8. Side-opening windows in rear to vent odors from noxious cargo

Other features on the vehicle as imported consisted of the following:

9. Vents under front seats for heat or air conditioning, but no controls in rear

10. Threaded and recessed fasteners at specific locations in the rear deck area and side panels for installation of optional equipment, such as rear bench seat, seatbelts, and rear assist grips.

The dimensions and cargo capacity of the vehicle, in this condition as imported, were stated to be as follows: the hardtop and softtop measure approximately 3,620 mm in length,

1,630 mm in width, and 1,685 mm in height; the hardtop has a cargo volume capacity of approximately 38.5 to 39.1 cubic feet; the softtop has a cargo capacity of approximately 39.1 to 39.2 cubic feet; the payload weight capacity of the hardtop and softtop ranges from 860 to 1003 and 893 to 1069, respectively (slightly higher than the Samurai).

The same vehicle, however, could also be imported with rear seating and with accessories described as "passenger amenities" consisting of side trim, carpeting, ashtrays, headliner, and other items for the comfort and use of passengers seated behind the driver's area.

The dimensions of the rear cargo area were said to be similar to that of the Suzuki Samurai, as were the other features. Therefore, we will not repeat the description of various features of the Samurai which was set forth in our rulings of March 24, 1988, (file 081443) and July 22, 1984 (file 809545).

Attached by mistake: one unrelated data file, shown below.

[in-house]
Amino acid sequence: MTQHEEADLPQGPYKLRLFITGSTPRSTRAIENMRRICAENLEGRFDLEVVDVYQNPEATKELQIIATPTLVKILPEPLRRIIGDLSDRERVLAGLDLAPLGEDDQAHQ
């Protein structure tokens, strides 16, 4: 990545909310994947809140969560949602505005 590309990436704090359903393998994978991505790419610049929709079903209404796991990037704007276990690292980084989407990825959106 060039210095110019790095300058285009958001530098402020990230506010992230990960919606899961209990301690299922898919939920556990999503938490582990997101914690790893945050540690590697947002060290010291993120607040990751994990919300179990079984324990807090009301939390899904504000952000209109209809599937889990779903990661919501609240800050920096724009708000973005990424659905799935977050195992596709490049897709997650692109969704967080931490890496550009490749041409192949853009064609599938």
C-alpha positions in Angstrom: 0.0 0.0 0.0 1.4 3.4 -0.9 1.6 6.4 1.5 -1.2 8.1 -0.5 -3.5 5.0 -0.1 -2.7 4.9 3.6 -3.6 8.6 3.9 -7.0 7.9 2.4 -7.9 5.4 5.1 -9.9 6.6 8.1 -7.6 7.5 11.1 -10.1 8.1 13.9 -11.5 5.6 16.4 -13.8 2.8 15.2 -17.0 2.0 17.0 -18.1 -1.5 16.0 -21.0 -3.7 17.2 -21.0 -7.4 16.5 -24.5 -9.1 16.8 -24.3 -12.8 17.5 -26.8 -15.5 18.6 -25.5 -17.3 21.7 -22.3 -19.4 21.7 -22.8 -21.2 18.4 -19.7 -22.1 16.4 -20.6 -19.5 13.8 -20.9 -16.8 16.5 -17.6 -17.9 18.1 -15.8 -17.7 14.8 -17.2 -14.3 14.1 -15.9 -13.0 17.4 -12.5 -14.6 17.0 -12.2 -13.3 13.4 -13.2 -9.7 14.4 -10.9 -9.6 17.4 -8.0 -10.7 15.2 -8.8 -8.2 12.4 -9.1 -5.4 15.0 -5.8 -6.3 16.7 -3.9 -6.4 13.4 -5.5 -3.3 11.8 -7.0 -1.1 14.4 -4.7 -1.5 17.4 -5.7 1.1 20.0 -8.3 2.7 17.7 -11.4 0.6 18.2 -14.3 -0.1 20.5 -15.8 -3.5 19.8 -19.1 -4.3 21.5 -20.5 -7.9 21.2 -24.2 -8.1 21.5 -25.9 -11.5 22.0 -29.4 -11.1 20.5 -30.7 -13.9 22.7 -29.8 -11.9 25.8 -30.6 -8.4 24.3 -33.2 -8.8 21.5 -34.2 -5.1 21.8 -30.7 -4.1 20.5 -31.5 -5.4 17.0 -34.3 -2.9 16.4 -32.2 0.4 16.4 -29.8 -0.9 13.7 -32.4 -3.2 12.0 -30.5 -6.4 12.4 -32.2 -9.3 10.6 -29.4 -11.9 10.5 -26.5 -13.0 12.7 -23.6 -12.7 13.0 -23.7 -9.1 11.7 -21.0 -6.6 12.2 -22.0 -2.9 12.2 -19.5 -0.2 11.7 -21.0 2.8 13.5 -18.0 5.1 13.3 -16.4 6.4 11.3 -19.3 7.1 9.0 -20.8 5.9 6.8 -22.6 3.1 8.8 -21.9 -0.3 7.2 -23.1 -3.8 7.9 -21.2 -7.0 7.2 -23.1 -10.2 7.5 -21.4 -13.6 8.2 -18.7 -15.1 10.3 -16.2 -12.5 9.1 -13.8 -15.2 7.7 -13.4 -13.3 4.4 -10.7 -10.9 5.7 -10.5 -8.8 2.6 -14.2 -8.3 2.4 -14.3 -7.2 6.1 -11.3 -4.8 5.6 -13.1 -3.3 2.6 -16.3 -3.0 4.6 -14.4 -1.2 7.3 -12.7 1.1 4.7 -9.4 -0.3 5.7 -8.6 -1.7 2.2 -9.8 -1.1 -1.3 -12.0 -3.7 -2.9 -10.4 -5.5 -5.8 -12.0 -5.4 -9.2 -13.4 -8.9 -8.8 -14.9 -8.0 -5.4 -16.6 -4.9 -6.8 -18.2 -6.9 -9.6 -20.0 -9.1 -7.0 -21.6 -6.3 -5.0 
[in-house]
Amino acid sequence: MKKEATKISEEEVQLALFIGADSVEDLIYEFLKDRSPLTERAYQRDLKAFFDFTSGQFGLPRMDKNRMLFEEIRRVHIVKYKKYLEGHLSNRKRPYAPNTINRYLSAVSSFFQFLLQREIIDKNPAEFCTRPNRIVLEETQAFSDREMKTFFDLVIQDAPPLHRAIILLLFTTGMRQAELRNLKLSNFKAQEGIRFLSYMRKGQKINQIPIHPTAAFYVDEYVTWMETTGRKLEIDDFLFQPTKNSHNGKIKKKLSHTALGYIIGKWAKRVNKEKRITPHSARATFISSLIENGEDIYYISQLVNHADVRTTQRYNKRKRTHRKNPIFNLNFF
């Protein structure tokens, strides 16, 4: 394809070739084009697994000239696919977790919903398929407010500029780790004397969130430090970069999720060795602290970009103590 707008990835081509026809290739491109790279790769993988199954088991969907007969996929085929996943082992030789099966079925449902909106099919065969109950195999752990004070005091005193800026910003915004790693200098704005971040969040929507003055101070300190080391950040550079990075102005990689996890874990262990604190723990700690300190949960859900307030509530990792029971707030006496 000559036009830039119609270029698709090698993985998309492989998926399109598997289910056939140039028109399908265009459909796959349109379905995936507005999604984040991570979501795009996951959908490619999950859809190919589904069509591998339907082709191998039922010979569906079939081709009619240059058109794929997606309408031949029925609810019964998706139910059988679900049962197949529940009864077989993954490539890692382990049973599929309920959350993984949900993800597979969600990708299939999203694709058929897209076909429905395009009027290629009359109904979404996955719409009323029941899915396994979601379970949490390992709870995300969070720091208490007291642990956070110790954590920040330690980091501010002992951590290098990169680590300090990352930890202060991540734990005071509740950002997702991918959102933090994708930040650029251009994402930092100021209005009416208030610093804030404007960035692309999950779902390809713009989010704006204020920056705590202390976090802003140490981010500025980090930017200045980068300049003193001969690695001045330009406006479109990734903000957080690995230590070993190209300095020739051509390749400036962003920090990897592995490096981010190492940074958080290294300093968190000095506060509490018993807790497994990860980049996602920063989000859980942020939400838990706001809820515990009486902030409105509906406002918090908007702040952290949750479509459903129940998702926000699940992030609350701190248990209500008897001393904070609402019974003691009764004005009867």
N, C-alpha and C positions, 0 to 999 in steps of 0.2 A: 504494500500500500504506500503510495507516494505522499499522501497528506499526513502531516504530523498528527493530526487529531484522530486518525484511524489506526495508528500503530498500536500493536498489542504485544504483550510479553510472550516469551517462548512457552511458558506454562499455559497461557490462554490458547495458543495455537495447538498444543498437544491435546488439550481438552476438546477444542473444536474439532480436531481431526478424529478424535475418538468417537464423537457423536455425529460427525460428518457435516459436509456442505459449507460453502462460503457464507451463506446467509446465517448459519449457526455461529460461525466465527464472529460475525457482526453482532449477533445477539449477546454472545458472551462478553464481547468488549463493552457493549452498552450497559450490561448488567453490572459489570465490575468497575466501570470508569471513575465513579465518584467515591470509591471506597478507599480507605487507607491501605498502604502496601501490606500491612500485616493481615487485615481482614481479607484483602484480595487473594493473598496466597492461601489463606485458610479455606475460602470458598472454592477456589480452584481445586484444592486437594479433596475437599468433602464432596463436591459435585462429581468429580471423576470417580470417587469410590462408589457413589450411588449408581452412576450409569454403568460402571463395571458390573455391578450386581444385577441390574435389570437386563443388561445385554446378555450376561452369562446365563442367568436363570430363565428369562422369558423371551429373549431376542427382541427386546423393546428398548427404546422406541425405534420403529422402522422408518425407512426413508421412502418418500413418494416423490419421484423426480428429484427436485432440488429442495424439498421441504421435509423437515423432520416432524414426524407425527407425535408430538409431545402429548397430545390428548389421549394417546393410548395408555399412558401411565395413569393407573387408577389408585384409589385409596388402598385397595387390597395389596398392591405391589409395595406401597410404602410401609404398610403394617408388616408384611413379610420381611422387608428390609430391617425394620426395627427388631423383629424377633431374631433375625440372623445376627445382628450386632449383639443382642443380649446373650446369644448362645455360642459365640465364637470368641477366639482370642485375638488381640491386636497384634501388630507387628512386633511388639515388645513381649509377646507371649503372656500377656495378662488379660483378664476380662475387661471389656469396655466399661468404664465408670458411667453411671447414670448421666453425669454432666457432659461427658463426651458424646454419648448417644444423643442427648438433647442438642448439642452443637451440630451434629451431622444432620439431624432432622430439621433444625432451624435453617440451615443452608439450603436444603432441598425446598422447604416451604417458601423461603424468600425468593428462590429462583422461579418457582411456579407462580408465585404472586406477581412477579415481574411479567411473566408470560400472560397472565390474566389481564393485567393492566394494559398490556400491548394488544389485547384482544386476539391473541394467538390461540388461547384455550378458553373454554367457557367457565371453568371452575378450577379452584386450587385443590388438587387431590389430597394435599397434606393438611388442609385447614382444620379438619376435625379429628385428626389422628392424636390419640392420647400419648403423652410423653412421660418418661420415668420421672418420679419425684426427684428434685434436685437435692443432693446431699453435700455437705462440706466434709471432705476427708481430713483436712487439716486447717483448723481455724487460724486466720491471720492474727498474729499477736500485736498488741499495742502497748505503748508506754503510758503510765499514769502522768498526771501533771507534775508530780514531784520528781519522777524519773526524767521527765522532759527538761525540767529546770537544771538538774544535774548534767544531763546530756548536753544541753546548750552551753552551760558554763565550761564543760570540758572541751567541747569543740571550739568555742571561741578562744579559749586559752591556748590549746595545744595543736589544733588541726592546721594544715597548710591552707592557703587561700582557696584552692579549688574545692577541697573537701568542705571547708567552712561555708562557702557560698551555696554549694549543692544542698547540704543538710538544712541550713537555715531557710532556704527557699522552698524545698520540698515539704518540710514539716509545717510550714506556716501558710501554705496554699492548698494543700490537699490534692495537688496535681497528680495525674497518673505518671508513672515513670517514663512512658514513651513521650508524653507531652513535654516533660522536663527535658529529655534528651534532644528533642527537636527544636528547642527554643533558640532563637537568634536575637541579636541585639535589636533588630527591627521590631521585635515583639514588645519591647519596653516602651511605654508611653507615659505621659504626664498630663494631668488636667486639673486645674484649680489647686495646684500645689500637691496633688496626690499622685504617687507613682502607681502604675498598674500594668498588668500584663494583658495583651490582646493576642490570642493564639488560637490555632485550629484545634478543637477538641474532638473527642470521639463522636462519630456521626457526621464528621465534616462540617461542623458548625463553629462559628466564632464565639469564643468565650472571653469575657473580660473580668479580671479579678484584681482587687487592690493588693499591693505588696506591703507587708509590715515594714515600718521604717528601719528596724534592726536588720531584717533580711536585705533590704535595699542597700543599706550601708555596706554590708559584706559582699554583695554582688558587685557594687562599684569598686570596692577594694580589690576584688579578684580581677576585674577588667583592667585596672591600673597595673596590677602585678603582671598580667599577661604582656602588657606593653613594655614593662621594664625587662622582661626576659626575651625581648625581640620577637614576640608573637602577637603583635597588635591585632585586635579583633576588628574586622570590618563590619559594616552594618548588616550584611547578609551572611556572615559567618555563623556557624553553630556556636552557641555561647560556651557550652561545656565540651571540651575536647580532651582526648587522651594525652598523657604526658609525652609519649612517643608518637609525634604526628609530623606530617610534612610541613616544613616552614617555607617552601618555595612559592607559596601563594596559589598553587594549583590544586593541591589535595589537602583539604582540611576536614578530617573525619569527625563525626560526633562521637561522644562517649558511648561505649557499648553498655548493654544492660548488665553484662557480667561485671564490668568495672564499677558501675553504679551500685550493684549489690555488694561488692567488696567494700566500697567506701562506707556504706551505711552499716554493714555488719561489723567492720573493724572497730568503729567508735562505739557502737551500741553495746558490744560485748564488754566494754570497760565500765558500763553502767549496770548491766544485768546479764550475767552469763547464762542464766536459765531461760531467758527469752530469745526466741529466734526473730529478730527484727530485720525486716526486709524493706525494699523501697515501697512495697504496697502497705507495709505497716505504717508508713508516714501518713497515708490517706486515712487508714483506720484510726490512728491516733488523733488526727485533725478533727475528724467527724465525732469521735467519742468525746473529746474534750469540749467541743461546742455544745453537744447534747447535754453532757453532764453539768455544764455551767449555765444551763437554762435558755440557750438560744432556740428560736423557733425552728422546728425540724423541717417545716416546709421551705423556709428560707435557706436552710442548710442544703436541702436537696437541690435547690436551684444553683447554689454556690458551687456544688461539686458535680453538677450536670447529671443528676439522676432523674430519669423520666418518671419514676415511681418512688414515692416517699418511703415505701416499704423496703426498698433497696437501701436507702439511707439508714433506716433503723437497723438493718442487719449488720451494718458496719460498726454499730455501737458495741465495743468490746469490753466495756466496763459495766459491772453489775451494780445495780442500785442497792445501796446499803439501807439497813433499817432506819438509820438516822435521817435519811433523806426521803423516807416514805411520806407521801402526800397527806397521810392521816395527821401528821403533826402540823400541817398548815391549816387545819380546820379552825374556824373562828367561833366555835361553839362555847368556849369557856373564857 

Both vehicles are "two-door" vehicles with a rear door that swings out. Access to the rear seat, in those models having a rear seat, is through one of the two front doors and by folding a front seat forward.

You state that the Samurai and the YOE should be classified as a motor vehicle for the transport of goods in heading 8704, HTSUS, if imported without rear seats and other accessories or items in the rear area. However, you also state that, if imported with rear seats or other options in the rear area that impede the loading, transport, and unloading of goods, the Samurai and the YOE should be classified as a motor vehicle principally designed for the transport of persons in heading 8703, HTSUS.

The advertising literature describes the Samurai as follows: "think of it as the handy small delivery truck[;]" "sturdy truck chassis and frame[;]" "[y]ou can fill the Samurai with friends, or load it with cargo[;]" "[f]or more room, the back seat folds forward, or is easily removed[;]" or "and we even have a Samurai in a truck version, which has no back seat and over 18 cubic feet of rear cargo space." This language identifies the Samurai (and the YOE) as a multi- purpose vehicle, even when a rear seat has been installed.